Now Spinning: Grateful Dead – Olympia Theatre, Paris, France (5/3/72)

It’s been a long, cold, lonely winter, as George Harrison might say, with months of chilly gray skies finally giving way to warm spring temperatures about a month later than usual, which means the Grateful Dead are starting to pop into my listening rotation with an inevitable regularity (much like The Band do in the fall). In particular, the lineup from 1972-1974, led by Bill Kreutzmann’s single drummer approach, a dedicated focus on vocal harmonies, and, of course, Jerry Garcia’s lysergic explorations, performed with a certain sunshine-y slimmed-down bounce that seems to suit this weather, so it seems like a good day to revisit this all-time great spring show from the Europe ’72 tour. It’s not summer until you can listen to Bob Weir shred his vocal cords on ‘Sunshine Daydream’ with the windows open, after all.

Europe ’72 the album needs no introduction, with its standing as one of the band’s strongest official reference points beyond well-deserved. With the Grateful Dead having transitioned from the wild psychedelia of the Acid Test days towards the rootsy Workingman’s Dead and American Beauty, Europe ’72 captured this new direction live, with the band firing on all cylinders while exploring a wealth of new material. The official Europe ’72 release was designed to mimic a Grateful Dead show in structure and length, as a mammoth 3 LP set, and eventually went double platinum as one of their best-selling releases. In reality, the tracks were compiled from a range of shows on the tour, and further enhanced with overdubbing to smooth out the edges. As much as we love as we all fervently love Europe ’72, deadheads have long pined for a complete, unedited show from the tour on vinyl (more of the tour has been released on CD and digitally) and finally get our wish here.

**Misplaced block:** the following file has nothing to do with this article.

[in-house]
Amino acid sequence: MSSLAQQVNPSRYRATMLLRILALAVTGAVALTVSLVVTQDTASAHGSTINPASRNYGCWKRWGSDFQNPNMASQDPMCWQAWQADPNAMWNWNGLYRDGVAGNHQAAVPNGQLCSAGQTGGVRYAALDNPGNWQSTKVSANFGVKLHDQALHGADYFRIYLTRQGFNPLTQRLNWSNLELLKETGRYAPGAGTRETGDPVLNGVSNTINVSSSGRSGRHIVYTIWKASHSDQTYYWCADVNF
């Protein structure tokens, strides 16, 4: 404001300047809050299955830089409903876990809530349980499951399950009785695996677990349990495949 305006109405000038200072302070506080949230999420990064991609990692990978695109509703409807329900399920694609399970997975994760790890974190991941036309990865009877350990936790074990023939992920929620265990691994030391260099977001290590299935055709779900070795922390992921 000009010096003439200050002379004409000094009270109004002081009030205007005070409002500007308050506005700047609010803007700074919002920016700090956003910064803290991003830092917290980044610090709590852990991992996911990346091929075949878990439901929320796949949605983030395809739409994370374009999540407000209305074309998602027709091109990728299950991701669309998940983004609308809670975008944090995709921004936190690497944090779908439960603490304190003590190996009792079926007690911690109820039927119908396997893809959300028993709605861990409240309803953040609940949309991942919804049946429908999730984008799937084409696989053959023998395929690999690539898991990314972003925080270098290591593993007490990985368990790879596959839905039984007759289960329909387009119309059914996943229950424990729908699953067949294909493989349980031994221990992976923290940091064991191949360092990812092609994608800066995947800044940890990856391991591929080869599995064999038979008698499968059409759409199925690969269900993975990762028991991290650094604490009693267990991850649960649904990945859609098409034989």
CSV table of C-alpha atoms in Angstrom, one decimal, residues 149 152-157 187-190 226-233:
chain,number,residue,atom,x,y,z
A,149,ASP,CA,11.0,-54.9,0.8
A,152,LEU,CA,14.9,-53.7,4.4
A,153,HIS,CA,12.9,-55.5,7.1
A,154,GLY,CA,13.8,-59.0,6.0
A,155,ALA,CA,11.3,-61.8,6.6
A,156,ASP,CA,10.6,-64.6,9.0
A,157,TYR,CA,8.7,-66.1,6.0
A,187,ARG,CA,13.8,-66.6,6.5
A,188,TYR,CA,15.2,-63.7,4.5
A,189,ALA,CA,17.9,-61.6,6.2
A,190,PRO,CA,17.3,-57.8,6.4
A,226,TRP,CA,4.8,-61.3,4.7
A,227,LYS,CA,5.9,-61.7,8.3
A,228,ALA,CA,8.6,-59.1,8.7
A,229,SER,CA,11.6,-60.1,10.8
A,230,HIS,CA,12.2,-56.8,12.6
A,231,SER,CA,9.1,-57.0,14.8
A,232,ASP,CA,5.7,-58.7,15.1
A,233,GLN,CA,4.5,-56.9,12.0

Now there is some overlap. You may recognize the scorching hot ‘China Cat Sunflower’ into ‘I Know You Rider’ from Europe ’72, which also draws ‘Tennessee Jed’ and ‘Jack Straw’ from this Paris show. Around 70% of the songs included on Europe ’72 are also performed here, and there is additional overlap with the Europe ’72 Vol. 2 release. Setlists were fairly consistent on the tour, and despite the Dead’s famed improvisation-heavy approach, many of the shorter rockers weren’t changing night to night. Having said that, the band was simply performing at the top of their game – even the typically forgettable ‘Beat It On Down The Line’ crackles with a near off-the-rails energy here – and the entire show is a thrill.

The show throughout is extremely well played, with a near-jubilant pacing and energy (led by the aforementioned China > Rider) and a first set ‘Playing In The Band’ that kicks off Side 4, hinting at what’s to come. ‘Playing In The Band’ had started to transform over the course of the Europe ’72 tour, morphing from a straight forward five-minute rocker into to a vehicle for some of the band’s deepest explorations by the tour’s end. This is one of the earlier efforts at stretching things out and features some otherworldly playing from Garcia that had me immediately replaying the side a second time. In this listener’s humble opinion, Garcia was scaling new heights nearly nightly at this point, inspired by the arrival of his finest musical foil, Keith Godchaux on keys. While most songs are delivered in fairly concise form by Grateful Dead standards, even the five-minute ‘Greatest Story Ever Told’ finds Garcia and Godchaux chasing each other to a dizzying peak.